Welcome back, ! Your subscription has expired. RENEW SUBSCRIPTION

Don’t Let the Coronavirus Crisis Stop Your Job Search

As the historic loss of jobs continues in the U.S. because of the coronavirus pandemic, job seekers — both passive and active — need to be smart about their next career move. Making a wrong step could lead to loss of a job just down the road if they choose an industry that could also be in trouble, an expert says.

If you're one of the more than 30 million unemployed Americans, there is no doubt that you must be looking for work. Still, it may mean taking whatever job you can find now to sustain you financially with the idea that you will keep looking for a more stable — and better-paying — job in the future.

If you're a passive job seeker who may be concerned about the health of your industry or the stability of your job, it's a good time to become aware of what's available and if it makes sense to jump ship. Of course, you will need to be sure that you're not making the mistake of leaving a current job only to take one in an industry that may be facing future layoffs or industry instability.

Even if you're someone who is feeling very secure about your job and your industry, you shouldn't become complacent since no one can predict the future shocks to the economy because of the coronavirus. In such cases, it pays to be prepared and understand some other job options.

The critical lesson: No matter if you're a passive or active job seeker, you need to be proactive about your career and have a job-search strategy.

Arran Stewart, co-founder and CVO of blockchain recruitment company Job.com, says that while hospitality, leisure and retail are currently being hit with the largest layoffs, other industries will be susceptible to losses as the pandemic takes its toll on the American economy.

"There's no way the consumer is going to feel better by summer about jumping right back into things," Stewart says. "It's going to be gradual. Time will be the great healer."

Other industries that will see fewer hirings — or even layoffs — will include finance and real estate, he says. With people cutting expenses, they will be using their credit cards less, buying fewer new cars, avoiding new mortgages, and spending less on discretionary items like clothes or entertainment, he says.

Since some Wall Street investors predict that it may take two years for the economy to rebound, job seekers need to be smart about choosing jobs in industries that will be the healthiest in the months ahead, he says.

Here are five tips that can help:

  1. Do your research.

    To make sure you're looking into jobs that are financially stable and in industries that are expected to thrive, check out the Bureau of Labor Statistics, which offers information on various industries, average hourly earnings and geographic information. When looking at job boards, focus on positions that have been recently posted — jobs posted months ago may no longer be available. Also, check out professional association sites in your industry that can offer information on specific employers that may be hiring.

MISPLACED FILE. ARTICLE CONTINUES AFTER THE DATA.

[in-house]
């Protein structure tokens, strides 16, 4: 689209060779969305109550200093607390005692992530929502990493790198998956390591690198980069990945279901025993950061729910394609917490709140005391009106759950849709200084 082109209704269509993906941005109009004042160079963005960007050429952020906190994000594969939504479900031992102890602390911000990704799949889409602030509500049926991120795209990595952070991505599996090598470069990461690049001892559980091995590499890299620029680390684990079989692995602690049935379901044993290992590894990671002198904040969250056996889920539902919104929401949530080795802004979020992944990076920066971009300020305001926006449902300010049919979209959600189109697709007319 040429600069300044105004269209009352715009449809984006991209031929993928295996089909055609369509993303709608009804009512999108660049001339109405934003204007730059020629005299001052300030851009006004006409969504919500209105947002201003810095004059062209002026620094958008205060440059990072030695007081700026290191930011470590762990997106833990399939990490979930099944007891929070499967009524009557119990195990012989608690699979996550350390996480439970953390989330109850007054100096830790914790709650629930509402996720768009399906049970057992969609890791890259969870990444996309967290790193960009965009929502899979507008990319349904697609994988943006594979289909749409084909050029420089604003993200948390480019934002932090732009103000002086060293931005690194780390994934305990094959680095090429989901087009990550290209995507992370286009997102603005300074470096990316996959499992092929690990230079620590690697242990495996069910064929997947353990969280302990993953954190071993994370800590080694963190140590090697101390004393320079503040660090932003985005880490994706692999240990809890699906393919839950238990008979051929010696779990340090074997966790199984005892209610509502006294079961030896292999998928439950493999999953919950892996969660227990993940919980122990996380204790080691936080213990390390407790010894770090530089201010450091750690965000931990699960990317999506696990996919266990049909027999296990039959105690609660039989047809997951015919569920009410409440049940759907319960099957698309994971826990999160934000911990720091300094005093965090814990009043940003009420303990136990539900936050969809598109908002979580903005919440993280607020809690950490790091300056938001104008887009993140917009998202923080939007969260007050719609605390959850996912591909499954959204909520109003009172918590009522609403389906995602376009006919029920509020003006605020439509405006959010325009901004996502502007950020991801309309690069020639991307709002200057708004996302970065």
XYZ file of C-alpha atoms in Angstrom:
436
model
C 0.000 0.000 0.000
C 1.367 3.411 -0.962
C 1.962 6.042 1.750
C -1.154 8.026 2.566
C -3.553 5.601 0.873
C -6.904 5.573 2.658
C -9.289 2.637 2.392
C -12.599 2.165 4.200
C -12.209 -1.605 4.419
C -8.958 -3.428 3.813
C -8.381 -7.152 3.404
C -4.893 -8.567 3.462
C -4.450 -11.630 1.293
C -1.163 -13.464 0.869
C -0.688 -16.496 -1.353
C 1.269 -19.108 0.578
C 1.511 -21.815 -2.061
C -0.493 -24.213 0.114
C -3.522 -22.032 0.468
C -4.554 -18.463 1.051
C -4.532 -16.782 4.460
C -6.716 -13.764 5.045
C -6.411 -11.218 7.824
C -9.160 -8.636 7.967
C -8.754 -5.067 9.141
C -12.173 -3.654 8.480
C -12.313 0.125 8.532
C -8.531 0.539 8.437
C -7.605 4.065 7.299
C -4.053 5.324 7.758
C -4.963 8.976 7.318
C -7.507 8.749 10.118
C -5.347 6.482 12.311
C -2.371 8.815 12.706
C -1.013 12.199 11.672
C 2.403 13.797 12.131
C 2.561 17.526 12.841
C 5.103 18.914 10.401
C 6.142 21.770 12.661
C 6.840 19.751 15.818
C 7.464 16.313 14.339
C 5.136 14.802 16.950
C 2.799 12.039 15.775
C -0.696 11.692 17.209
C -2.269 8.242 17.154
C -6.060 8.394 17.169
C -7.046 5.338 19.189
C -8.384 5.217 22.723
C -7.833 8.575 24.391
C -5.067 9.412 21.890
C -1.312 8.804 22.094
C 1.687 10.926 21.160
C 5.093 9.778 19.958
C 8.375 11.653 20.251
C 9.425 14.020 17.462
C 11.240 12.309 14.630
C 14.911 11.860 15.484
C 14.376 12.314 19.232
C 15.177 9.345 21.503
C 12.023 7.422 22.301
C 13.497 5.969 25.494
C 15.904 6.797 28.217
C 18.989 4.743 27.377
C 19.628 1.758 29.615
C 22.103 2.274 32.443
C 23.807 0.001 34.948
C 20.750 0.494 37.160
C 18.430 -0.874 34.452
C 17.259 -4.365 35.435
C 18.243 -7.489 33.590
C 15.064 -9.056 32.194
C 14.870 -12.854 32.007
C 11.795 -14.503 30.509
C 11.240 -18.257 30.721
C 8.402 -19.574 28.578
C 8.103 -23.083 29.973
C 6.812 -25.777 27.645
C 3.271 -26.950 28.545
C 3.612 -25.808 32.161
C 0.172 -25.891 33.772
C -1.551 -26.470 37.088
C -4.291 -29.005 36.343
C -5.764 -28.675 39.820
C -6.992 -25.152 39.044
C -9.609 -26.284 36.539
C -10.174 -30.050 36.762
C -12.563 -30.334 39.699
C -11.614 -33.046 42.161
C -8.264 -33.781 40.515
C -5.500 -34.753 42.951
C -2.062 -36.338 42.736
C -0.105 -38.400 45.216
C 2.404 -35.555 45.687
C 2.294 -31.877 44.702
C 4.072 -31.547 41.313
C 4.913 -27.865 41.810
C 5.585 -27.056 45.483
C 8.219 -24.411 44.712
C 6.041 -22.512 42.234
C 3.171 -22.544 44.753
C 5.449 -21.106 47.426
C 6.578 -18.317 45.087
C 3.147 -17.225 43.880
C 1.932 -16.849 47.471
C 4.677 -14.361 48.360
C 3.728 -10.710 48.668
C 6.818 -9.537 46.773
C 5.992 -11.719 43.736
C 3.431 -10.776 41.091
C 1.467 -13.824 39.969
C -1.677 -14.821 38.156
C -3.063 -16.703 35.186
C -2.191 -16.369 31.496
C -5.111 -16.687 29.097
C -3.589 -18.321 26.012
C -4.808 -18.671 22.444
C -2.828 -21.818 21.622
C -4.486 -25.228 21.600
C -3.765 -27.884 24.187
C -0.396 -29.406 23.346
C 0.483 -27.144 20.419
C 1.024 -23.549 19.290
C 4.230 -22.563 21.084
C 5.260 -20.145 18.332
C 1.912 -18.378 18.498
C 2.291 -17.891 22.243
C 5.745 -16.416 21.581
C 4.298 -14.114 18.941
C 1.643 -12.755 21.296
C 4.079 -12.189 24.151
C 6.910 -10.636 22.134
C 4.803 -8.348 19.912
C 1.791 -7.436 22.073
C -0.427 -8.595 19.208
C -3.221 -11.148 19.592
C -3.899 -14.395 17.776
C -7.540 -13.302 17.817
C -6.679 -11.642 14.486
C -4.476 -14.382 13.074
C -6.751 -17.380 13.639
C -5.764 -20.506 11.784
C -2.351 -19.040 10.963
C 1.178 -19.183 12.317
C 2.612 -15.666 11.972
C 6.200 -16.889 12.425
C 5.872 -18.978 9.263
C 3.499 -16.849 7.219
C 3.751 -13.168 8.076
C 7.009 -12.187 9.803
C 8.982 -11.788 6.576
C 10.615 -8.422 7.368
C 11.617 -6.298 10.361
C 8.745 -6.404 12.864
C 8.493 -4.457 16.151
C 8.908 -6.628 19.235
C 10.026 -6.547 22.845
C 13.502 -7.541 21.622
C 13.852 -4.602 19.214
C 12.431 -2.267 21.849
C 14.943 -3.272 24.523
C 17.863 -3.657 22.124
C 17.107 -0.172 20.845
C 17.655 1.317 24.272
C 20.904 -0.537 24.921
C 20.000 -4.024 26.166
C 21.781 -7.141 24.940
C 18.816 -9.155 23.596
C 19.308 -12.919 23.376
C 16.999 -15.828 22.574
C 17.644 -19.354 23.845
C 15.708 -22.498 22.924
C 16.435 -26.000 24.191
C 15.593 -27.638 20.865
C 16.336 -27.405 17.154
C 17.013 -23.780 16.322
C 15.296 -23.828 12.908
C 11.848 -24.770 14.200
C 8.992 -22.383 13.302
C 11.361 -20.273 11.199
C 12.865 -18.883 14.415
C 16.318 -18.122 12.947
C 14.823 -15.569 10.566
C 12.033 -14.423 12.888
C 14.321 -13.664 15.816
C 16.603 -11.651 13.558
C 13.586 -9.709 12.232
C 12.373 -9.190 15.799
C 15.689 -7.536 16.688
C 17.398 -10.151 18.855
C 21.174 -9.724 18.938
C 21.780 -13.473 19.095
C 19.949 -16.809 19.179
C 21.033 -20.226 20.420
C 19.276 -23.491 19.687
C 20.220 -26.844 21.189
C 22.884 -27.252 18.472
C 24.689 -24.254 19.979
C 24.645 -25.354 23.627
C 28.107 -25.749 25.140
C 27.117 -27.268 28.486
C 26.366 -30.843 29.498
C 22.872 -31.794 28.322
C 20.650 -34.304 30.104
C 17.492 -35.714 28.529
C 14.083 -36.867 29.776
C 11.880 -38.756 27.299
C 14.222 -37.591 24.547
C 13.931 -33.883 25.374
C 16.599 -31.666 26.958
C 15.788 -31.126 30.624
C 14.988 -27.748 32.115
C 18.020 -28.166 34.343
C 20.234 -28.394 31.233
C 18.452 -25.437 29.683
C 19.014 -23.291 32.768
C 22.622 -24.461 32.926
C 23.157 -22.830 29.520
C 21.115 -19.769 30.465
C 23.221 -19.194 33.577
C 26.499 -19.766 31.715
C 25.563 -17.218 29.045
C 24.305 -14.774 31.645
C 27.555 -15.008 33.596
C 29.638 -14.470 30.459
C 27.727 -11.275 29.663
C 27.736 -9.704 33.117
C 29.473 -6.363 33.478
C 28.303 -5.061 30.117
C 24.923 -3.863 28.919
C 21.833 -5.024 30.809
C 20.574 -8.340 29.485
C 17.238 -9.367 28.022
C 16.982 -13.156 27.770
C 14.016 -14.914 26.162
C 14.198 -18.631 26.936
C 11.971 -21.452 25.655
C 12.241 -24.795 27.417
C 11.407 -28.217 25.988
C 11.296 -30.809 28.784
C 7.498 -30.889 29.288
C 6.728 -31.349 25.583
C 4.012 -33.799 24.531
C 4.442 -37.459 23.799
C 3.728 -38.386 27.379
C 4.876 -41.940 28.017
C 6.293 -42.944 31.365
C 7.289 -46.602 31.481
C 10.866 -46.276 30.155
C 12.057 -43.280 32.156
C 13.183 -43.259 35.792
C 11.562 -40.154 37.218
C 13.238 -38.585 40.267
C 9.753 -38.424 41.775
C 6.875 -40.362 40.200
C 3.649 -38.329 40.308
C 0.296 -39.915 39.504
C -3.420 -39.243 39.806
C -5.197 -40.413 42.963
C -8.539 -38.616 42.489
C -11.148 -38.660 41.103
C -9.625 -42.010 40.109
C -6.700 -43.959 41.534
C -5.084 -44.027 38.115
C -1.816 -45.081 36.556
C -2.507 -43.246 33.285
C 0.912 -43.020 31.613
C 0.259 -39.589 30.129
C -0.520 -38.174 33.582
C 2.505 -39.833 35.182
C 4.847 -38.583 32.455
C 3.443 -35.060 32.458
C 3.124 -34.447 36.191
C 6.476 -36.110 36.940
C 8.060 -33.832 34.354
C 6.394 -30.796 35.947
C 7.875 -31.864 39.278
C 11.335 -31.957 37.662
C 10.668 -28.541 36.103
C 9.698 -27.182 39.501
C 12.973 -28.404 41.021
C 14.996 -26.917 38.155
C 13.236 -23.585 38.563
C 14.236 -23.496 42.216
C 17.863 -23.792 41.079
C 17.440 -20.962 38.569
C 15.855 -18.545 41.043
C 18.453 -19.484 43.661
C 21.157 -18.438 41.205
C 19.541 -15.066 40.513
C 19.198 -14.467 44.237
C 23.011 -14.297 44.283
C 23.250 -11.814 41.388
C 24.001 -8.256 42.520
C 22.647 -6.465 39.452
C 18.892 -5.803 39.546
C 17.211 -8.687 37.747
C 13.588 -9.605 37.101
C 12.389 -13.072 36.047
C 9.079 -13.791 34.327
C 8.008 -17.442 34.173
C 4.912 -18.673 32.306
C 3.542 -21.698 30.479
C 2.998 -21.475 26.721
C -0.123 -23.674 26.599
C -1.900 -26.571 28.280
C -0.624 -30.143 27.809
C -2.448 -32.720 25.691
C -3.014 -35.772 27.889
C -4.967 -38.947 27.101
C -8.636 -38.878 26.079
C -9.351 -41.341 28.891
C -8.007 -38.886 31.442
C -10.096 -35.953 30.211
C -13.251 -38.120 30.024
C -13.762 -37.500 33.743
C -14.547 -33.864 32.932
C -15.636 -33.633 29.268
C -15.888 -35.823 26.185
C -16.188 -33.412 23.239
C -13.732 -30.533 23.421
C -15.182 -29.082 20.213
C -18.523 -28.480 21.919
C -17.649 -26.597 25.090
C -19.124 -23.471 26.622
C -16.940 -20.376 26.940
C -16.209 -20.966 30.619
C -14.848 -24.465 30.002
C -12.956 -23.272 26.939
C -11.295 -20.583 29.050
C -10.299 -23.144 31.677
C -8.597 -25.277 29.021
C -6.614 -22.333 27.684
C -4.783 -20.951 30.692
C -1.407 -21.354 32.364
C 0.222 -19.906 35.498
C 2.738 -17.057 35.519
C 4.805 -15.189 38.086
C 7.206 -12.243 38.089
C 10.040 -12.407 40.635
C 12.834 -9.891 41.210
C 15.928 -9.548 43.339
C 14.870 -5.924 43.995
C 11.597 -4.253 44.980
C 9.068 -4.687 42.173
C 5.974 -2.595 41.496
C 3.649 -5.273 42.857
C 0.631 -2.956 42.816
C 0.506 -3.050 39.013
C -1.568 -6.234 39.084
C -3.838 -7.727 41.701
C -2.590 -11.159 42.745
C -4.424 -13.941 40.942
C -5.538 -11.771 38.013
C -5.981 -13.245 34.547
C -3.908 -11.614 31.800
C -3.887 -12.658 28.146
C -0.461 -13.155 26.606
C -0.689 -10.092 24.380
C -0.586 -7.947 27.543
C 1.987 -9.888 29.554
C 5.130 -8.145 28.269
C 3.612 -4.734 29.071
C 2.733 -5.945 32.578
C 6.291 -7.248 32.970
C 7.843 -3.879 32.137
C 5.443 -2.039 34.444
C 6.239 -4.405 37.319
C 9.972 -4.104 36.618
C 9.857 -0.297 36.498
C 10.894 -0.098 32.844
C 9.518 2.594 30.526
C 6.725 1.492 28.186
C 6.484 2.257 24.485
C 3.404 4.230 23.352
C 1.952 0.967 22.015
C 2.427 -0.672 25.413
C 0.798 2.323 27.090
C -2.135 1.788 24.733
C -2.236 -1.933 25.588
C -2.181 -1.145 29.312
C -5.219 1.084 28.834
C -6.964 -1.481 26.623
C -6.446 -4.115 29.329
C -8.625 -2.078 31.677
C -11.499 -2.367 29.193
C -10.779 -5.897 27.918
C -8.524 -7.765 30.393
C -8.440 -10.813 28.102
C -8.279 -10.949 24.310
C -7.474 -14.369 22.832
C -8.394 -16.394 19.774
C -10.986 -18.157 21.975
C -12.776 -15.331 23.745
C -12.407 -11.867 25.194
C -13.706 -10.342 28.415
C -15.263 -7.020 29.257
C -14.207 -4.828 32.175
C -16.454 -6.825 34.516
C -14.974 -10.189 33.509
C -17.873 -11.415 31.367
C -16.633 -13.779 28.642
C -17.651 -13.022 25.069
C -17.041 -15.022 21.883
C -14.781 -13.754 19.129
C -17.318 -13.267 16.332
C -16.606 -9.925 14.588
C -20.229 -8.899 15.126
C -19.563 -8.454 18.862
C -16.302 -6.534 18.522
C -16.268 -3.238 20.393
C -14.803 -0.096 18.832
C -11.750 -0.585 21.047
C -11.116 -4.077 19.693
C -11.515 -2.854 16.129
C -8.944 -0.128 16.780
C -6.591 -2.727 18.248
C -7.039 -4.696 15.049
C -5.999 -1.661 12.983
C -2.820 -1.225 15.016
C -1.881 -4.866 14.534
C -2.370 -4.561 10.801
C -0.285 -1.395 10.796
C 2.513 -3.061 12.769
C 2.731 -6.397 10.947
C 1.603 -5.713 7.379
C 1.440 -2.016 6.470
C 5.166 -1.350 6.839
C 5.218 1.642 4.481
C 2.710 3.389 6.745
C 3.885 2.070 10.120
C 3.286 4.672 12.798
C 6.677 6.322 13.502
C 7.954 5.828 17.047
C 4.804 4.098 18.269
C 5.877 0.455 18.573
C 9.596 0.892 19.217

2. Be flexible.

    If you're actively looking for work, look at how your current skills can be used in other industries. Stewart says to look at those companies that are hiring (Amazon, Facebook, 7-Eleven) and see how you can use your current skills for industries that will still be in demand as the economy tries to recover. Stewart also says that any jobs that involve online services, such as online video communications company Zoom, or robust online retailing such as Amazon "aren't going anywhere."

  3. Come up with a job search plan.

    When looking at positions on job boards, look in industries that are growing right now, such as drugstores, grocery stores and delivery services. Also consider virtual job fairs, which many employers are offering in place of traditional job fairs in order to avoid crowds. In such job fairs, you just click on the "booth" of the employer you would like to visit, get more information and even live chat with the employer.

  4. Stay social.

    Check out the social media feeds of an employer and their employees if you're interested in a certain job. Are they talking about new business, or are employees complaining they are about to be laid off or they're really cutting services? Stay connected via LinkedIn and follow companies in industries that seem a good bet — it should be clear from posts whether an industry is expecting a downturn.

  5. Develop a list of questions.

    Try to get more information about the job before accepting. You want to make sure it's not a short-term gig of just a few months if you're counting on it for the long term. It's not clear yet how long employers will need all the extra workers they're hiring, and you need to be well-informed before making a decision about taking the job or not.

"While the government may be saying that it's going to be OK and people will be able to get out and about again sometime soon, people aren't that stupid," says Stewart. "Keep in mind that the lion's share of people are not going to rush back to the gym or restaurants or the hair salon. To get back to the bull run market we had three months ago is going to take forever."

Related Content